Photo Information

Royal Engineers Capt. Selwyn Fisher poses with the commanding officer of the Engineering Tolai, 4th Combat Support Kandak, 3rd Brigade, 215 Corps, near Patrol Base Sparta June 5. Fisher, a member of Kandak Advisor Team 40, presented the ANA with a certificate of completion which marked the end of hands-on support to the tolai. All Security Force Assistance provided within the 215 Corps is now conducted at the kandak, or battalion, level and higher. (Photo by U.S. Marine Sgt. Bobby J. Yarbrough)

Photo by Sgt. Bobby J. Yarbrough

Security Forces Assistance ends for Afghan Army tolais in Helmand province; engineer tolai stands on their own

12 Jun 2013 | Gunnery Sgt. Joshua Higgins

The last of the Afghan National Army’s 215th Corps tolais, or companies, will conduct operations without direct Coalition Security Forces Assistance support after a lift-off ceremony June 5, here.

Royal Army soldiers with the British Army’s 4 Rifles, Brigade Advisory Group, Kandak Advisor Team 40, held the ceremony to signify the end of hands-on support to Engineering Tolai, 4th Combat Support Kandak, 3rd Brigade, 215th Corps. All SFA provided to units within the 215th Corps is now conducted only at the kandak, or battalion, level or higher.

The lift-off is part of a Regional Command (Southwest) plan to move toward SFA at the brigade level or higher by the end of 2013.

Royal Engineers Capt. Selwyn Fisher, an engineer from 22 Engineer Regiment serving with Kandak Advisor Team 40, said the tolai has been ready to stand on their own for some time and the ceremony only made it official.

“(The Afghan engineers) have made a lot of progress since we arrived here but they have taken it upon themselves to be more independent to conduct their own operations,” said Fisher.

The tolai is responsible for engineering, and in some cases security, throughout an area approximately 25 square kilometers in size and lies about five kilometers northeast of Lashkar Gah. The soldiers’ capabilities include route clearance and construction and building security structures such as checkpoints and watchtowers. The engineers’ most recent project involved stripping out a checkpoint and improving it, building new HESCO walls and two new watchtowers.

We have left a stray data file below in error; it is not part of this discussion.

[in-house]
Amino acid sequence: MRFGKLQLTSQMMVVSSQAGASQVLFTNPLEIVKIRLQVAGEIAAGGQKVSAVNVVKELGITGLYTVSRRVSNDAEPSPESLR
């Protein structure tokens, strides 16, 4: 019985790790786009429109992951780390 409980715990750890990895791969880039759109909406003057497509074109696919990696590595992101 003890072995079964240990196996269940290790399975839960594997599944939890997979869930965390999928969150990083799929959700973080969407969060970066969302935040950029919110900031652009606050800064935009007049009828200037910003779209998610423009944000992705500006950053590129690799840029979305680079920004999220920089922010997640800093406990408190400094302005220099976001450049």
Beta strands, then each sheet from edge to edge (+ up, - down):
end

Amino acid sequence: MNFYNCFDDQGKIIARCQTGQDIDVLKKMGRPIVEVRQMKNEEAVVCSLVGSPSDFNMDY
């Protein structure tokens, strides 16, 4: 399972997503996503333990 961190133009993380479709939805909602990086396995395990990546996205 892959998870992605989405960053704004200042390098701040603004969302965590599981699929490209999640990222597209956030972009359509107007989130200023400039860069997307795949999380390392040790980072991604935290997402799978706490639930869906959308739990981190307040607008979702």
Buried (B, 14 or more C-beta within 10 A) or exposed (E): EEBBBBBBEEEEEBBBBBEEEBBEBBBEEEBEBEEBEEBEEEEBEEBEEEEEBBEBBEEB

The engineers’ abilities stem from many years of training with Coalition Forces. The adviser teams’ roles throughout the years have been to advise the tolai on all engineering aspects in terms of operational preparation and support and planning, said Fisher, whose team has also been teaching the soldiers tactics such as map reading and improvised explosive device detection.

“The (engineer) training has been very useful for us and is very important,” said ANA Capt. Mirza Mohammad, commander of the tolai, of the support Fisher and other advisers have provided since the tolai formed six years ago. “I’m very proud of my men” for their accomplishments, he said.

Mohammad said thanks to the continued partnership with Coalition Forces and the support of his ANA superiors, the tolai is about 99 percent self-sufficient. But the area in which he and his soldiers will need continued support is logistics and resources. The tolai has relied on Coalition support for building materials and equipment maintenance.

“I have a lot of confidence in the tolai’s skillset and capability, but the area we need to focus on now is their resources chain,” said Fisher. “We’ll advise and prompt them so they can start doing that on their own, too.”

Brigadier Gen. George W. Smith, deputy commander Security Forces Assistance, RC (Southwest), addressed the importance of continued logistical support to Afghan National Security Forces in a recent letter to adviser teams.

“I believe one of the absolute keys to guarantee ANSF success this fighting season is ensuring they maintain logistics over-match against the insurgency,” he wrote. “This will likely be the single-most important factor in demonstrating our commitment to the ANSF.”